Breaking Down What Shaun Hill Gives the St. Louis Rams

Tyson LanglandNFC West Lead WriterAugust 26, 2014

St. Louis Rams quarterback Shaun Hill passes against the New Orleans Saints in the first quarter of a preseason NFL football game Friday, Aug. 8, 2014, in St. Louis. (AP Photo/Scott Kane)
Scott Kane/Associated Press

When news broke that St. Louis Rams quarterback Sam Bradford would miss the entirety of the 2014 season with a torn ACL, there were some Rams fans who reacted in a state of panic. 

This was an appropriate response considering Bradford is supposed to be the organization’s franchise quarterback for the foreseeable future. Yet head coach Jeff Fisher and general manager Les Snead should know by now that the No. 1 overall pick is as injury-prone as it gets.

As it’s scheduled, Bradford will have missed 31 of 80 regular-season games by the end of the 2014 regular season. In turn, this means No. 8 will have missed 38.7 percent of the contests he was scheduled to play in by the conclusion of his sixth pro season. Certain players just have the worst luck when it comes to injuries.

The good news is the Rams do have a talented backup quarterback behind Bradford. Sure, Shaun Hill isn’t the youngest at 34 years of age. But he has had limited success in the NFL, and Coach Fisher has a ton of faith in him.

“I think it's important once you make a change for whatever reason, you stick with it,” Fisher said Monday, via Nick Wagoner of “And we're sticking with this. There's no doubt about that. That allows everybody to get comfortable and have confidence in who is under center as opposed to 'Well, what are we going to do this week?’ There's no doubt that he's our guy and we're going to move forward.”

Based on Fisher’s comments, it’s only fair to ask: What does Hill give the Rams? Even though he hasn’t thrown a regular-season pass since the 2012 season, more than a handful of pundits from around the NFL agree that he is better than some of the current starters in the league.

Here’s what Chris Wesseling of tweeted about the veteran signal-caller: “Sorry to hear about Bradford's knee. Shaun Hill can move an offense. I'd take him over 4-5 current NFL starters to enter the 2014 season.”

If Wesseling’s endorsement wasn’t enough; two anonymous general managers in the NFL conveyed the same message to Ian Rapoport of “You know, he's really not bad. Better than a few starters in the NFL.”

All things considered, it sounds like the Rams will be just fine with Hill under center. Shoot, there are even a few people who think St. Louis will be better off now that Hill is the team’s starting quarterback.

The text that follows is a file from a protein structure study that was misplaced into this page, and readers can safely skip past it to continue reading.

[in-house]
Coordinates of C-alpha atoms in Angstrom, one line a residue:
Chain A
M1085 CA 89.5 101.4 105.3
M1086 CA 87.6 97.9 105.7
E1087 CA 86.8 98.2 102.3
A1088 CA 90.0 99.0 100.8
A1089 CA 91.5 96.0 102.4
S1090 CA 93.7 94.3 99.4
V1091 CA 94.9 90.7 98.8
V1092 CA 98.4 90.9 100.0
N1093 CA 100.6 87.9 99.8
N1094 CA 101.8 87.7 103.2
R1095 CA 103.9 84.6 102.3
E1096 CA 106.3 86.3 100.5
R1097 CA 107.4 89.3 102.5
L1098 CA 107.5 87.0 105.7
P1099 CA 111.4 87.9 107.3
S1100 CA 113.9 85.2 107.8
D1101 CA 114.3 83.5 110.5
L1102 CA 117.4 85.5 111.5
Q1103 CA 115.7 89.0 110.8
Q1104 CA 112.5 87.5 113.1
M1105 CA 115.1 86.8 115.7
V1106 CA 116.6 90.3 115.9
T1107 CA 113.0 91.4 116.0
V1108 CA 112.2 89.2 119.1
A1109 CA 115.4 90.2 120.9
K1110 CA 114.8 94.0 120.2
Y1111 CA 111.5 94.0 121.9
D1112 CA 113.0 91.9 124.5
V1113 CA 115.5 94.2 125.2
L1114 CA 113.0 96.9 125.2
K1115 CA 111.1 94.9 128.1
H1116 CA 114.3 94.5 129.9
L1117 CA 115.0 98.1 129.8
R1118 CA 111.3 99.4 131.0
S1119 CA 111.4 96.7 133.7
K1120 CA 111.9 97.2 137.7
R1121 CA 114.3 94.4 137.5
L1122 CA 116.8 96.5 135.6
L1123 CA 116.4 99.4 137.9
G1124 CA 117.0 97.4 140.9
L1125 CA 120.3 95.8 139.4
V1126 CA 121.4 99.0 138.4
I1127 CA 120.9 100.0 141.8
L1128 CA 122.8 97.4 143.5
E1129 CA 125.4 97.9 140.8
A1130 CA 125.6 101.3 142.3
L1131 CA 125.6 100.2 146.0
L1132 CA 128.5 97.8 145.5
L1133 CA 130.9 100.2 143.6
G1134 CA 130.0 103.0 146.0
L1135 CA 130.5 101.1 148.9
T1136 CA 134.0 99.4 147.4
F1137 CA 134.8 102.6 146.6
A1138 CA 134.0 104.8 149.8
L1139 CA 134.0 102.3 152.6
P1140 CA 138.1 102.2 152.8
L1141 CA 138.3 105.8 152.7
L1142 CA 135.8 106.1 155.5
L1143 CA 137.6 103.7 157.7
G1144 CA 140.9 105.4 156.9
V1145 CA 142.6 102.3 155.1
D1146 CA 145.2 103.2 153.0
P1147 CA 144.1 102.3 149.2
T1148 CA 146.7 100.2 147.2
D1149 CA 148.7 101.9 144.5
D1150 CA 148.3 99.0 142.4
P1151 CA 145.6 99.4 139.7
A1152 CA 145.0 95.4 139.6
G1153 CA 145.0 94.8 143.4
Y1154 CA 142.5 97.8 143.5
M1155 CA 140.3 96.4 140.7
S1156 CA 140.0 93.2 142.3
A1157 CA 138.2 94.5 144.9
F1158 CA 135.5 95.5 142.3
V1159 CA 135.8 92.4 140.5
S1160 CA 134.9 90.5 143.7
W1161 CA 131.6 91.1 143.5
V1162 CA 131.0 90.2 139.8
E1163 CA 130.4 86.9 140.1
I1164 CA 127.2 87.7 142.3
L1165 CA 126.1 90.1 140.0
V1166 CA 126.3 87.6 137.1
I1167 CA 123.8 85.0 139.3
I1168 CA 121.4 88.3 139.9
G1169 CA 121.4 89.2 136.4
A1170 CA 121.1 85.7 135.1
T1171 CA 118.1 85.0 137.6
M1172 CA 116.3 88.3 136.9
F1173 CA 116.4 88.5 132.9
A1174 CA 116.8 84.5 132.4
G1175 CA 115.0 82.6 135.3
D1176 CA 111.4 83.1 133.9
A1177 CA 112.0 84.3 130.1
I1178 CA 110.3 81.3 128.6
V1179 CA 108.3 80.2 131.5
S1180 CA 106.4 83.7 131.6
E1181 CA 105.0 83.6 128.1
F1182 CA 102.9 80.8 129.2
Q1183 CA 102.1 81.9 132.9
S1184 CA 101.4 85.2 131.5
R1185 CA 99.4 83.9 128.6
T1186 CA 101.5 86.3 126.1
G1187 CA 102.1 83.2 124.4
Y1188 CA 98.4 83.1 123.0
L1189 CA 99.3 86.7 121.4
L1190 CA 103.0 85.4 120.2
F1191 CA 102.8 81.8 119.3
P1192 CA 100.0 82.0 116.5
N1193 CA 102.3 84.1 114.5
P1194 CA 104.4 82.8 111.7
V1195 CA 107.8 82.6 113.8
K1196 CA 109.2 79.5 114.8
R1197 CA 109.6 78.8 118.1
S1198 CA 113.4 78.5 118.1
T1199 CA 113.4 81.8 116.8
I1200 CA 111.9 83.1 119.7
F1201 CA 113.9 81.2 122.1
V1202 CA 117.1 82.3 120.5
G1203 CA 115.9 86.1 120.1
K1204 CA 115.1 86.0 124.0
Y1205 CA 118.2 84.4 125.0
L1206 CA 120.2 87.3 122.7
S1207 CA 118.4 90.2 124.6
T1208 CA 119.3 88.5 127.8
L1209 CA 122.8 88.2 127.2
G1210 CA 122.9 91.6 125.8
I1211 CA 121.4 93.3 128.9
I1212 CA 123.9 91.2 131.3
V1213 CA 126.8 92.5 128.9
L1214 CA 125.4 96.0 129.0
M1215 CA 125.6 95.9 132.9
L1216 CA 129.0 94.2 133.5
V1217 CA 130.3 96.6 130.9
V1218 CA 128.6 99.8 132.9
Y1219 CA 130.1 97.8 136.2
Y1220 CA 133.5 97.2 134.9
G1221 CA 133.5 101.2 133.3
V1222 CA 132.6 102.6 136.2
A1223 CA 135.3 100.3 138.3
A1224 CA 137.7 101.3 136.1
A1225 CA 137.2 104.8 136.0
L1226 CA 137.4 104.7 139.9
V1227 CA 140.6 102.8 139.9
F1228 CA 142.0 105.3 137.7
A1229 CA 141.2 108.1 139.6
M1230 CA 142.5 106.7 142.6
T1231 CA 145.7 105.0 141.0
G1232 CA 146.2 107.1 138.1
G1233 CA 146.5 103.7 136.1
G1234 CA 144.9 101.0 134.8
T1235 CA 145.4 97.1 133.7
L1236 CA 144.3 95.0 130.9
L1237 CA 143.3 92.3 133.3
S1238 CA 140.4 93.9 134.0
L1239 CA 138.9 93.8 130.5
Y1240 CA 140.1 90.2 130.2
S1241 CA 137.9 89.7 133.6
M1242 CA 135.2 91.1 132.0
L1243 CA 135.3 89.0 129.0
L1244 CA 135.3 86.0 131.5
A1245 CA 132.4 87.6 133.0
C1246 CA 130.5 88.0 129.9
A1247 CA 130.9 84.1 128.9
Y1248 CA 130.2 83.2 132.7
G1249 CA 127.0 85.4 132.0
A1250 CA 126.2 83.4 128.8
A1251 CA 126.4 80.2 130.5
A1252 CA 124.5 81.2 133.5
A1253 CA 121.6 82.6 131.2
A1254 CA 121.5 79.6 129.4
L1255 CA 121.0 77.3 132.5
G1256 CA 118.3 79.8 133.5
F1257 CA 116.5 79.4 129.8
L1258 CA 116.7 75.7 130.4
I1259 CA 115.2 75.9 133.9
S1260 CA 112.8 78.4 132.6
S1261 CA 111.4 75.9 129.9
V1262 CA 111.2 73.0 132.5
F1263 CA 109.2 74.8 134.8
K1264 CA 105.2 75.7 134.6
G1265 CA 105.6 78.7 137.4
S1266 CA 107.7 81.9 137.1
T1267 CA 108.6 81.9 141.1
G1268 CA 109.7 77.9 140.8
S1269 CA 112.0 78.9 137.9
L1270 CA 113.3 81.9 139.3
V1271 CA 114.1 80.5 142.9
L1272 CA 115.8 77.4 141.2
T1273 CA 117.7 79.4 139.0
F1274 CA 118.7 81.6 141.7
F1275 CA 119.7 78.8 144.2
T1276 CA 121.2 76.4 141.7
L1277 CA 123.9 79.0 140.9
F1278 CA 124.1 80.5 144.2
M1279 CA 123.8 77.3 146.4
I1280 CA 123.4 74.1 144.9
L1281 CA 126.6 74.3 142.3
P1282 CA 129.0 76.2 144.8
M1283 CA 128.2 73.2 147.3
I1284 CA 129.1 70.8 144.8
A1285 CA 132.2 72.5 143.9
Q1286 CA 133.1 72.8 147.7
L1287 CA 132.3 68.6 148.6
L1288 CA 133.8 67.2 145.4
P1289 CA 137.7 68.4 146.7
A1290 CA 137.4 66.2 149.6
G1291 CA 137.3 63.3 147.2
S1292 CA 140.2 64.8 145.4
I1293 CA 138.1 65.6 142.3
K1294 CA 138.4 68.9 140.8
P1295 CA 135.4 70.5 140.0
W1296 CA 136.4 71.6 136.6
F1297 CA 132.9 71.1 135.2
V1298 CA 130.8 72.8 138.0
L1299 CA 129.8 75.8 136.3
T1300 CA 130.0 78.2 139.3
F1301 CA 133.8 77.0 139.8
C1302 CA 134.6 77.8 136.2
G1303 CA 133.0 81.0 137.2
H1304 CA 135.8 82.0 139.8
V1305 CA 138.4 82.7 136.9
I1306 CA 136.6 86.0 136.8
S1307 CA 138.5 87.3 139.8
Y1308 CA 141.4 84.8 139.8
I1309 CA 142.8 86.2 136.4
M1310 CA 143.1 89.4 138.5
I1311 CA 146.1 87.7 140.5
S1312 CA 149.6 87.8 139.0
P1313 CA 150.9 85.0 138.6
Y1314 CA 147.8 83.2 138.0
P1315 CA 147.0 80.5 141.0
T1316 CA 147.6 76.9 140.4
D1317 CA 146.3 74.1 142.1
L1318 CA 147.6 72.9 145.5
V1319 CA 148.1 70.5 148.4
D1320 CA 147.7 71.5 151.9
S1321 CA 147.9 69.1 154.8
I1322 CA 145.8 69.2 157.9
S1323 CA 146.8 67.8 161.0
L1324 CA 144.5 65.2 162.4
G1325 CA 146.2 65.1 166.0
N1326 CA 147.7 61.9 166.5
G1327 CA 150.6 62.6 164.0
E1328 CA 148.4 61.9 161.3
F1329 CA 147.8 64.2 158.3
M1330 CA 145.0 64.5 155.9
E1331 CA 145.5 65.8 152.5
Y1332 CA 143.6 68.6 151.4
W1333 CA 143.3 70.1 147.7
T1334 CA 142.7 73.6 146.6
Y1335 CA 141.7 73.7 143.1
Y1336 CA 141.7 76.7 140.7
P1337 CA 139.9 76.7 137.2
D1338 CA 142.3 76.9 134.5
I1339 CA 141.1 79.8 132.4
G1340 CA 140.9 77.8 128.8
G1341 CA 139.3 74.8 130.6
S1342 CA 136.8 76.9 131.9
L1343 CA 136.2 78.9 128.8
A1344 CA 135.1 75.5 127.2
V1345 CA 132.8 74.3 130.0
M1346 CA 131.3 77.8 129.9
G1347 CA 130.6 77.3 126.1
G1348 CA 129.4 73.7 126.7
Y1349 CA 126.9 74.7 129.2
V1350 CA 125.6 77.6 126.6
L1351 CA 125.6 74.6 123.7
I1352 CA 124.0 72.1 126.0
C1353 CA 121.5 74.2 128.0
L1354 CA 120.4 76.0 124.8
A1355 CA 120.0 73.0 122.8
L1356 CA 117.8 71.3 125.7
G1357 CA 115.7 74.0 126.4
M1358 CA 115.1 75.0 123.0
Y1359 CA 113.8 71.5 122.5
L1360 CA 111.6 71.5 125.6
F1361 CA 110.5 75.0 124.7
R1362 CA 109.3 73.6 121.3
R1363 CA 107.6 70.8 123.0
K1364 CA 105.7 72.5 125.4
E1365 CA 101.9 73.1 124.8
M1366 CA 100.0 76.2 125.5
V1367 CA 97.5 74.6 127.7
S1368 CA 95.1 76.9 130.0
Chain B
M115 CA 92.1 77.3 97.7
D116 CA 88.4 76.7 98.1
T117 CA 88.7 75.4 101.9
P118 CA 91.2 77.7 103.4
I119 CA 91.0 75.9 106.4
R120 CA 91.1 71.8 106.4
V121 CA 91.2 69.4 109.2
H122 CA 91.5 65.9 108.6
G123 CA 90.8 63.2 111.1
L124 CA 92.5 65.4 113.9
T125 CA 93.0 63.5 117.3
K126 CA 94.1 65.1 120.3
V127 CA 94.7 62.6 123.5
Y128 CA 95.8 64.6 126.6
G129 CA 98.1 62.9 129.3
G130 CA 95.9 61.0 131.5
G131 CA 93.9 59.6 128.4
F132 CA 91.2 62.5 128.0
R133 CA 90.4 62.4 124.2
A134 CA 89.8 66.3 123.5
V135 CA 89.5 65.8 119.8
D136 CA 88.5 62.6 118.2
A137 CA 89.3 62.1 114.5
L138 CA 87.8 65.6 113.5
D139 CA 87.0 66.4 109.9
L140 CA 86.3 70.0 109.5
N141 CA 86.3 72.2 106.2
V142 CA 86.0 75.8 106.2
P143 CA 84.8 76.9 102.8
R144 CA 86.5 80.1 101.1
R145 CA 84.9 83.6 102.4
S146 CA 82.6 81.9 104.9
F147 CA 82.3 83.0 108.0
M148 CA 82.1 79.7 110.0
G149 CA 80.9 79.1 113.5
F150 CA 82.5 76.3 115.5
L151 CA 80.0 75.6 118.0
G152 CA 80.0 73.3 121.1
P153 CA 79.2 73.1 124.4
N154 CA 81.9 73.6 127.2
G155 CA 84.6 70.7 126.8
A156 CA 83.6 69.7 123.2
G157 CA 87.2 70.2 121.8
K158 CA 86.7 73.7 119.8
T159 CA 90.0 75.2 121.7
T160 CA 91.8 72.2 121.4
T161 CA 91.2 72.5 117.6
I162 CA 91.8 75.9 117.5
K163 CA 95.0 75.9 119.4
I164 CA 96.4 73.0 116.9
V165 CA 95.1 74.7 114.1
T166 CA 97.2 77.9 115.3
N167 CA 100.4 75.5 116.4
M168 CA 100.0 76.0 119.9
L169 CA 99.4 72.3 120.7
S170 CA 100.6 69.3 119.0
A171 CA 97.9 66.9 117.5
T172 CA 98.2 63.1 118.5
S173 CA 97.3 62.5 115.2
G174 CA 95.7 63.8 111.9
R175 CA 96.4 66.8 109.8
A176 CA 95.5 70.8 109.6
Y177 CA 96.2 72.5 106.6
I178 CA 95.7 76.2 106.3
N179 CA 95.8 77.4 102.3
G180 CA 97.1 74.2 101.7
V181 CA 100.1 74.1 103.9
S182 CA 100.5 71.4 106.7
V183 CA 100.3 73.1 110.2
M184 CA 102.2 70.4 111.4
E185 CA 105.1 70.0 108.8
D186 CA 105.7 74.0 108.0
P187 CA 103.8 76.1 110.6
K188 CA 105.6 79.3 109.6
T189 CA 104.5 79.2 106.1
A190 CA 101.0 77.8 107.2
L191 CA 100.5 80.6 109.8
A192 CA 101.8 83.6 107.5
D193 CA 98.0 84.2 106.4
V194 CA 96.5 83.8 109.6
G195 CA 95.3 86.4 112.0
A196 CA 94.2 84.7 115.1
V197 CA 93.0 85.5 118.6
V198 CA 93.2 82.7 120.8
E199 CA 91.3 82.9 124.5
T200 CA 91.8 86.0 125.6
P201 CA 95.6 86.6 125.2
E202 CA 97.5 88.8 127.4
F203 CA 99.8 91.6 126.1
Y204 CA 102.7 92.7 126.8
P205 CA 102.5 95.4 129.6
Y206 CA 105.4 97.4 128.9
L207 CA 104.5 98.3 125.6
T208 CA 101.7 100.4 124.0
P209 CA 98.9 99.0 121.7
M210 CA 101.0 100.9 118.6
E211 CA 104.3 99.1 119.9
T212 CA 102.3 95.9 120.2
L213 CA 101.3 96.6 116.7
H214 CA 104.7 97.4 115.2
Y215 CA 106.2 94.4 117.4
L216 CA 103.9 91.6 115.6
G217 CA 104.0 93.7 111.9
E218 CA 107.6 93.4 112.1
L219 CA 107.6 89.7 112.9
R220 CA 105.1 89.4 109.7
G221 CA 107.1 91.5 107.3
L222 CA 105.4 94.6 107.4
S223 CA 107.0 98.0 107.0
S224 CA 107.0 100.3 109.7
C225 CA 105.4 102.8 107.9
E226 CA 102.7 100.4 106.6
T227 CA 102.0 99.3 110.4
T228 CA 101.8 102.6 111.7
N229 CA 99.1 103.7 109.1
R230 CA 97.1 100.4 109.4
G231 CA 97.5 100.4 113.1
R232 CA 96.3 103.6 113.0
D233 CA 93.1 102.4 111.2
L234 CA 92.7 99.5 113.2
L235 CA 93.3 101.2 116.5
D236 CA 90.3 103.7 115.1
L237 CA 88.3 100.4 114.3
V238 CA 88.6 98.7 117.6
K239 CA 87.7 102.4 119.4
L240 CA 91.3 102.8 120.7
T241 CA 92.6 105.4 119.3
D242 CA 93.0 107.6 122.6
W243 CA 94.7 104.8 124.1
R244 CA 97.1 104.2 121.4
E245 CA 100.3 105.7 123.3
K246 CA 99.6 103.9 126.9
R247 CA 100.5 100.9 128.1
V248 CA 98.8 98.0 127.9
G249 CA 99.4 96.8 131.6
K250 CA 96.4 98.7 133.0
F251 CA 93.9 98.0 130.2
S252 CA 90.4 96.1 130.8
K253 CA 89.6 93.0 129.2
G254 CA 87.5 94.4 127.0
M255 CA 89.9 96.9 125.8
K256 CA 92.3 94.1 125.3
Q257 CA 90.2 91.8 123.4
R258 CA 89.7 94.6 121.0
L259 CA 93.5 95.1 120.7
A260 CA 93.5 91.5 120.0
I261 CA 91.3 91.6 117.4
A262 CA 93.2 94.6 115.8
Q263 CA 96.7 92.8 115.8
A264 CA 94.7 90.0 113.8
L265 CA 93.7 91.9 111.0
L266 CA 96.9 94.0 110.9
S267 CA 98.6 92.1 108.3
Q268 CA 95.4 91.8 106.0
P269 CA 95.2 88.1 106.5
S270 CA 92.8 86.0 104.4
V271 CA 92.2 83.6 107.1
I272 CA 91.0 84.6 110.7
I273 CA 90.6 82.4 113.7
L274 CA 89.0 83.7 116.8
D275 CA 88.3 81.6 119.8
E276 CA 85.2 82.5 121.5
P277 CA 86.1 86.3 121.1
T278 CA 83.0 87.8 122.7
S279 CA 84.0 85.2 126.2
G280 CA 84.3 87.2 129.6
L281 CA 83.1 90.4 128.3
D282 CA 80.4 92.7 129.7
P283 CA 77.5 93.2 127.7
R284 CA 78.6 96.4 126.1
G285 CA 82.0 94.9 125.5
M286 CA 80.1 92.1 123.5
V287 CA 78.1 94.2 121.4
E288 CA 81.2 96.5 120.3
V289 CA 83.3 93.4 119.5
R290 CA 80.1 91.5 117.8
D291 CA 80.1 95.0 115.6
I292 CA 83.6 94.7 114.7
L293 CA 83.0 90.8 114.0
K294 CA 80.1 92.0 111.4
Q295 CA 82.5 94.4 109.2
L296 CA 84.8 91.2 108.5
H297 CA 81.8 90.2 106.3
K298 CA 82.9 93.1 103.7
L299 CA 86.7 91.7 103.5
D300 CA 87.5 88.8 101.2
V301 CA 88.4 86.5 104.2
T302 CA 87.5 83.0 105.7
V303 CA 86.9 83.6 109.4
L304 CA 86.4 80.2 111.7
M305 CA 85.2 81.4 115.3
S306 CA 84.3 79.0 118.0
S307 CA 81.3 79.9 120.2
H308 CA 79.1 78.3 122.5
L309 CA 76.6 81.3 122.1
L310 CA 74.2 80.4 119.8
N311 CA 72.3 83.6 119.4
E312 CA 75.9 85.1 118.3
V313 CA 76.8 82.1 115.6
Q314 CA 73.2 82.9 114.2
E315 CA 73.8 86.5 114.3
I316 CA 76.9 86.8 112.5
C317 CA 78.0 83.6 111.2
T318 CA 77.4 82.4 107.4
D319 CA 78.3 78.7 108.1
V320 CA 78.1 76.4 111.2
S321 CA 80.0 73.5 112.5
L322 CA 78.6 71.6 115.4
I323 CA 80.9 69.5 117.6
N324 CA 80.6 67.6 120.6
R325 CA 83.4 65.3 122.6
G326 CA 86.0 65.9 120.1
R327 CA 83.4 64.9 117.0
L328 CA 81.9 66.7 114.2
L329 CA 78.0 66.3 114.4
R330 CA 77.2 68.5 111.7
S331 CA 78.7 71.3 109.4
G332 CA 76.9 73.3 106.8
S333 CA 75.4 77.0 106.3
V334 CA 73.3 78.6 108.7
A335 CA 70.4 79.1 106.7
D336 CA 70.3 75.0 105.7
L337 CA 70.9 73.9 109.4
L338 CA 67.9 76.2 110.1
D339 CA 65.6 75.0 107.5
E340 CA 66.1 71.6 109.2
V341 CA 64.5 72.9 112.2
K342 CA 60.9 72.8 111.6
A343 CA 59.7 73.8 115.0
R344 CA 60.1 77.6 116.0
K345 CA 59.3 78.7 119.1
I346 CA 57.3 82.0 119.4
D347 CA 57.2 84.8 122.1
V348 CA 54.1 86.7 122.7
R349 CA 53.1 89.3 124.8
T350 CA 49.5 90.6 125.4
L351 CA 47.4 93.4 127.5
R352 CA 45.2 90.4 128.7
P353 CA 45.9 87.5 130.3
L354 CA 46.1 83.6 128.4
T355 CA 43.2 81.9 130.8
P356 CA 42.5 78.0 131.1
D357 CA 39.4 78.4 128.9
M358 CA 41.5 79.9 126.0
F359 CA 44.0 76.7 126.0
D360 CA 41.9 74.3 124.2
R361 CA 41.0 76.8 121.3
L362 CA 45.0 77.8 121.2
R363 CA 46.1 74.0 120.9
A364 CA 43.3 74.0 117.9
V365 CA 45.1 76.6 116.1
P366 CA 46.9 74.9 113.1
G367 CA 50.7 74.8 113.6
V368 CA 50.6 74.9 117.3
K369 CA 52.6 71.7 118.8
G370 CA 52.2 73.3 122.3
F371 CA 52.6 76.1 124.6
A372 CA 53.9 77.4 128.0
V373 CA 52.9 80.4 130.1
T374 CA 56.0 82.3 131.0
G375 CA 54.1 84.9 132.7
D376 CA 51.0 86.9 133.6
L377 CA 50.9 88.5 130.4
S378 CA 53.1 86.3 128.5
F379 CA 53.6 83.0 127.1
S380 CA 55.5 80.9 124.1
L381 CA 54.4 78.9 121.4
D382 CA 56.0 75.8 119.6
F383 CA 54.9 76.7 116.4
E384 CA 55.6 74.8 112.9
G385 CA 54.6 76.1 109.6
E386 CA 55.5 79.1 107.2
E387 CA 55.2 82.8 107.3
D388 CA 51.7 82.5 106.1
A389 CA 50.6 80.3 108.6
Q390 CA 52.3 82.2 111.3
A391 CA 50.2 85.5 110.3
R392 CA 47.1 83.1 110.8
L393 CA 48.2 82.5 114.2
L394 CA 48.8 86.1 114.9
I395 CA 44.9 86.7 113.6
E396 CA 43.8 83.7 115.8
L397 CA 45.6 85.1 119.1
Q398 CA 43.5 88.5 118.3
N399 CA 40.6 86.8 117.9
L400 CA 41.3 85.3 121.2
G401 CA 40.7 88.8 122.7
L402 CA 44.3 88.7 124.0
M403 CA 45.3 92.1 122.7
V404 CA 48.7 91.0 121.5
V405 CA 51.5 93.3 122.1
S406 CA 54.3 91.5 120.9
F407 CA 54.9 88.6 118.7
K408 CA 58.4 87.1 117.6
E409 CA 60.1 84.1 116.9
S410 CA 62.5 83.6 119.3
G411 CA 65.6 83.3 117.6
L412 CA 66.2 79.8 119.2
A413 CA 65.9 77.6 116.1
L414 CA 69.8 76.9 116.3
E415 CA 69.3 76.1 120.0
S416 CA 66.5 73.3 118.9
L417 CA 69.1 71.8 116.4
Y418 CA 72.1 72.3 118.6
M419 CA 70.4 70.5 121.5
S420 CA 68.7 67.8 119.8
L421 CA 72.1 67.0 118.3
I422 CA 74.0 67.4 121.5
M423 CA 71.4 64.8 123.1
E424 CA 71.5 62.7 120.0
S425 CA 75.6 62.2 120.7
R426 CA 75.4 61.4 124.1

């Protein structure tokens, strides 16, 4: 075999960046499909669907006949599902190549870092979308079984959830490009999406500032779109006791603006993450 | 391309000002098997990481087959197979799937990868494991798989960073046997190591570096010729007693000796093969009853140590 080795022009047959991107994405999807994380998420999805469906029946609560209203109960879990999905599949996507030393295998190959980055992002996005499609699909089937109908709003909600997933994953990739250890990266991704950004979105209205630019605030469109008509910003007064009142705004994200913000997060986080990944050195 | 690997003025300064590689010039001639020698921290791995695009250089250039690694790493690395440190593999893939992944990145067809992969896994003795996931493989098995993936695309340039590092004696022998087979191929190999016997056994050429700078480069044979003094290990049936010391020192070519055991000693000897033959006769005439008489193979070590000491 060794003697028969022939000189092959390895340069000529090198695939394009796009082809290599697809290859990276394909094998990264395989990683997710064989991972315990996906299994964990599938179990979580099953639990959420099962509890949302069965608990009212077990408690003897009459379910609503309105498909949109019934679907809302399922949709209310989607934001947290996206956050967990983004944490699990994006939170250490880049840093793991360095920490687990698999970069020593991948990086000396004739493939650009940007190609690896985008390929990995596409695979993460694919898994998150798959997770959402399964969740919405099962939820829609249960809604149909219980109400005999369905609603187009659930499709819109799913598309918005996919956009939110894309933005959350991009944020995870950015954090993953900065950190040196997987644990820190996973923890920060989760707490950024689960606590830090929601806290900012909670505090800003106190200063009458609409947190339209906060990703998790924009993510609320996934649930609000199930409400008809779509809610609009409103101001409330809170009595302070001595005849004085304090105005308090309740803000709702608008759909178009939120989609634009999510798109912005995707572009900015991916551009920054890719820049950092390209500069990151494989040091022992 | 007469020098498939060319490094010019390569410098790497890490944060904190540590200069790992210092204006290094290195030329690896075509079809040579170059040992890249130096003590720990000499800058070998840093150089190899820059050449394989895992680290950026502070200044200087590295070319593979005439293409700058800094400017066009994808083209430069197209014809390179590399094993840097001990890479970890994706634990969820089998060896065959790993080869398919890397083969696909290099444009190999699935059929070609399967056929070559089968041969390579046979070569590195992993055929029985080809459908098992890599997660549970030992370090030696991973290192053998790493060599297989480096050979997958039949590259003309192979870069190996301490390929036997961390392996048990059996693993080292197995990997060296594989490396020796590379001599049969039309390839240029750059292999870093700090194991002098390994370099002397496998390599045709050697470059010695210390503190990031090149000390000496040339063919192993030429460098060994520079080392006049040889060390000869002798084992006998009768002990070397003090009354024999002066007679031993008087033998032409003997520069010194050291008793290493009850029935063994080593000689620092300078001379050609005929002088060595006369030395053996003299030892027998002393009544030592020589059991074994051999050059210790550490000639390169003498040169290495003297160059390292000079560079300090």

The majority of those notions are based off of Hill’s career numbers being better than Bradford’s, so there is some truth in that statement. For a case in point, look at Hill’s quarterback rating, completion percentage and touchdown-to-interception ratio. 

In 34 career games, Hill has amassed an 85.9 quarterback rating, a 62 percent completion percentage and a 41-to-23 touchdown-to-interception ratio. 

As far as Bradford’s numbers go, in 49 career games, he has accumulated a 79.3 quarterback rating, a 58.6 percent completion percentage and a 59-to-38 touchdown-to-interception ratio. 

The sample size of those statistics may be small, but it’s clear who possesses the better stat line. However, as we all know, it goes beyond the numbers. It’s about the game tape as well. 

Despite the lack of playing time the last few years, Hill received a ringing endorsement from Matt Miller of Bleacher Report when Miller evaluated Hill’s skill set at the end of the 2012 season for B/R NFL 1000:

A quality No. 2 quarterback, Hill has the skill set to be a plus player when thrown into a starting situation due to injury. With his accuracy and mobility, Hill could be viewed as a potential stopgap solution for a young quarterback if needed.

Notice how Miller says, “Hill has the skill set to be a plus player when thrown into a starting situation due to injury.” Coincidentally enough, that’s the situation Hill is in now. And honestly, that’s probably the reason he decided to sign with the Rams. 

In all likelihood, Hill knew (based on Bradford’s injury history) there would be a good chance for him to start in St. Louis. He never came out and directly said that after he signed with the Rams, but he did say recently that he prepares as a starter would regardless of his role.

Even if there are a lot of unknowns surrounding Hill because he hasn’t thrown a regular-season pass since 2012, we do know one thing: He can still move a first-team offense up and down the field. 

When he started St. Louis’ first preseason game of the year, he completed five passes on seven attempts, scored two touchdowns and tallied 84 yards passing. 

Yes, it was a preseason game, but the New Orleans Saints had all 11 of their starters on defense, which has to count for something. Right? Here are a couple of beautiful throws from that game:

Credit: NFL Preseason Live

Credit: NFL Preseason Live

Hill may not be a long-term option at quarterback for the Rams. But he is a better option than Austin Davis and Garrett Gilbert. I know that doesn’t mean a whole lot right now, but Rams fans will be thankful Hill is the team’s quarterback once September 7 rolls around. 

Think about it: If Kellen Clemens helped St. Louis win seven games last year, there’s no reason Hill can’t help the Rams finish with an 8-8 or 9-7 record this year.